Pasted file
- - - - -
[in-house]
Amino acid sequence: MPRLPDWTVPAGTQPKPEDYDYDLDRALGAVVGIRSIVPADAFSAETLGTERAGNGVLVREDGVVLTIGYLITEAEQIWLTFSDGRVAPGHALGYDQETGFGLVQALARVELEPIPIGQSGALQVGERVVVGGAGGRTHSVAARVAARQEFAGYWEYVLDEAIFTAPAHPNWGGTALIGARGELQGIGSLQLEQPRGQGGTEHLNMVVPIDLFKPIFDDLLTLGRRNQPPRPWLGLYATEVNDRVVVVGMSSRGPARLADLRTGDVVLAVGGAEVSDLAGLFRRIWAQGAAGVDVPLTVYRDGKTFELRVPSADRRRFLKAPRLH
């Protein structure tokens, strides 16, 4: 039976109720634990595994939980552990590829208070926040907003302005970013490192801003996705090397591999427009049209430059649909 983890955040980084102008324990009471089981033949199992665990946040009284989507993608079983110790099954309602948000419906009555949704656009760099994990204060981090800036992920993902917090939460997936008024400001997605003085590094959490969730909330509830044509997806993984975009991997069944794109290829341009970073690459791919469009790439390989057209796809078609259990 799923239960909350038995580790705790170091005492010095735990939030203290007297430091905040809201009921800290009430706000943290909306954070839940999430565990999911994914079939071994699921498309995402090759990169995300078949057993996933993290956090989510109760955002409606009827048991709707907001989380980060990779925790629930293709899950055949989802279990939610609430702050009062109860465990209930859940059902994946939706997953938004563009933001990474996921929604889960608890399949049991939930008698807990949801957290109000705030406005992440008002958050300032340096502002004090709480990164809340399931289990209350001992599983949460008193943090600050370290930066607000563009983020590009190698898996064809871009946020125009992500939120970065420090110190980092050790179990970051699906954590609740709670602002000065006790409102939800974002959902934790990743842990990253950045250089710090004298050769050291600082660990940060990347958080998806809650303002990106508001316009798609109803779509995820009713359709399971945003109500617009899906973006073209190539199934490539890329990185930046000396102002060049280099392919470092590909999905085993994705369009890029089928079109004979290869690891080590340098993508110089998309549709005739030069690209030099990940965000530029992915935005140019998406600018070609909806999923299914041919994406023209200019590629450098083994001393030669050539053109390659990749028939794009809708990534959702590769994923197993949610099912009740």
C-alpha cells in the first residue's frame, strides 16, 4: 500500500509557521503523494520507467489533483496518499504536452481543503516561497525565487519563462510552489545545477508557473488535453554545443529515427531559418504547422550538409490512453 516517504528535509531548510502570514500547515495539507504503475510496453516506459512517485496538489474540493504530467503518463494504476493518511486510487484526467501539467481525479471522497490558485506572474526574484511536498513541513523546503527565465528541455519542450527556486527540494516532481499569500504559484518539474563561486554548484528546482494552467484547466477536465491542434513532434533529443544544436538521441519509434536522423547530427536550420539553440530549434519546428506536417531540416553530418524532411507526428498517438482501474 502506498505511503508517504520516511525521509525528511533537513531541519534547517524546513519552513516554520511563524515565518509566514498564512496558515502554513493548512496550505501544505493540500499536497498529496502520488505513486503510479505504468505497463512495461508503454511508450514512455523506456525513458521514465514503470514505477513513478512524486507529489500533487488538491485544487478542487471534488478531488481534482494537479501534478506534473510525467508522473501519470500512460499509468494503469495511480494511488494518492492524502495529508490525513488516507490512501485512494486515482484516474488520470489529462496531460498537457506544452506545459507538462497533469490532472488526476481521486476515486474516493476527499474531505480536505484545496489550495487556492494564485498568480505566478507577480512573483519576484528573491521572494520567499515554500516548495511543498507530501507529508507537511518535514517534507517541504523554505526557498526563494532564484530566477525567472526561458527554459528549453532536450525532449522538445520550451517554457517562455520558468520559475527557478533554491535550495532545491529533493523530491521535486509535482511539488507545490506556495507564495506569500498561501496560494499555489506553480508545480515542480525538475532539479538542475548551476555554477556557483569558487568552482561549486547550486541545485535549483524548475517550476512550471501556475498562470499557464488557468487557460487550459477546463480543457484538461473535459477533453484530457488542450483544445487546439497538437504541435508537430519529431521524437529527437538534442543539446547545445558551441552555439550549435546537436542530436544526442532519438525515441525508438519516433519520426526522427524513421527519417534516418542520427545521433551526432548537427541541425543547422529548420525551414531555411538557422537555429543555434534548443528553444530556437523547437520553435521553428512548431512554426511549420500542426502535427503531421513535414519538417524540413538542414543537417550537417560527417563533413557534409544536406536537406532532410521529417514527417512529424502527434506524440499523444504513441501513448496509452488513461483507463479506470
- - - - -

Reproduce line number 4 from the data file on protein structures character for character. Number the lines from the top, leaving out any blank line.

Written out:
C-alpha cells in the first residue's frame, strides 16, 4: 500500500509557521503523494520507467489533483496518499504536452481543503516561497525565487519563462510552489545545477508557473488535453554545443529515427531559418504547422550538409490512453 516517504528535509531548510502570514500547515495539507504503475510496453516506459512517485496538489474540493504530467503518463494504476493518511486510487484526467501539467481525479471522497490558485506572474526574484511536498513541513523546503527565465528541455519542450527556486527540494516532481499569500504559484518539474563561486554548484528546482494552467484547466477536465491542434513532434533529443544544436538521441519509434536522423547530427536550420539553440530549434519546428506536417531540416553530418524532411507526428498517438482501474 502506498505511503508517504520516511525521509525528511533537513531541519534547517524546513519552513516554520511563524515565518509566514498564512496558515502554513493548512496550505501544505493540500499536497498529496502520488505513486503510479505504468505497463512495461508503454511508450514512455523506456525513458521514465514503470514505477513513478512524486507529489500533487488538491485544487478542487471534488478531488481534482494537479501534478506534473510525467508522473501519470500512460499509468494503469495511480494511488494518492492524502495529508490525513488516507490512501485512494486515482484516474488520470489529462496531460498537457506544452506545459507538462497533469490532472488526476481521486476515486474516493476527499474531505480536505484545496489550495487556492494564485498568480505566478507577480512573483519576484528573491521572494520567499515554500516548495511543498507530501507529508507537511518535514517534507517541504523554505526557498526563494532564484530566477525567472526561458527554459528549453532536450525532449522538445520550451517554457517562455520558468520559475527557478533554491535550495532545491529533493523530491521535486509535482511539488507545490506556495507564495506569500498561501496560494499555489506553480508545480515542480525538475532539479538542475548551476555554477556557483569558487568552482561549486547550486541545485535549483524548475517550476512550471501556475498562470499557464488557468487557460487550459477546463480543457484538461473535459477533453484530457488542450483544445487546439497538437504541435508537430519529431521524437529527437538534442543539446547545445558551441552555439550549435546537436542530436544526442532519438525515441525508438519516433519520426526522427524513421527519417534516418542520427545521433551526432548537427541541425543547422529548420525551414531555411538557422537555429543555434534548443528553444530556437523547437520553435521553428512548431512554426511549420500542426502535427503531421513535414519538417524540413538542414543537417550537417560527417563533413557534409544536406536537406532532410521529417514527417512529424502527434506524440499523444504513441501513448496509452488513461483507463479506470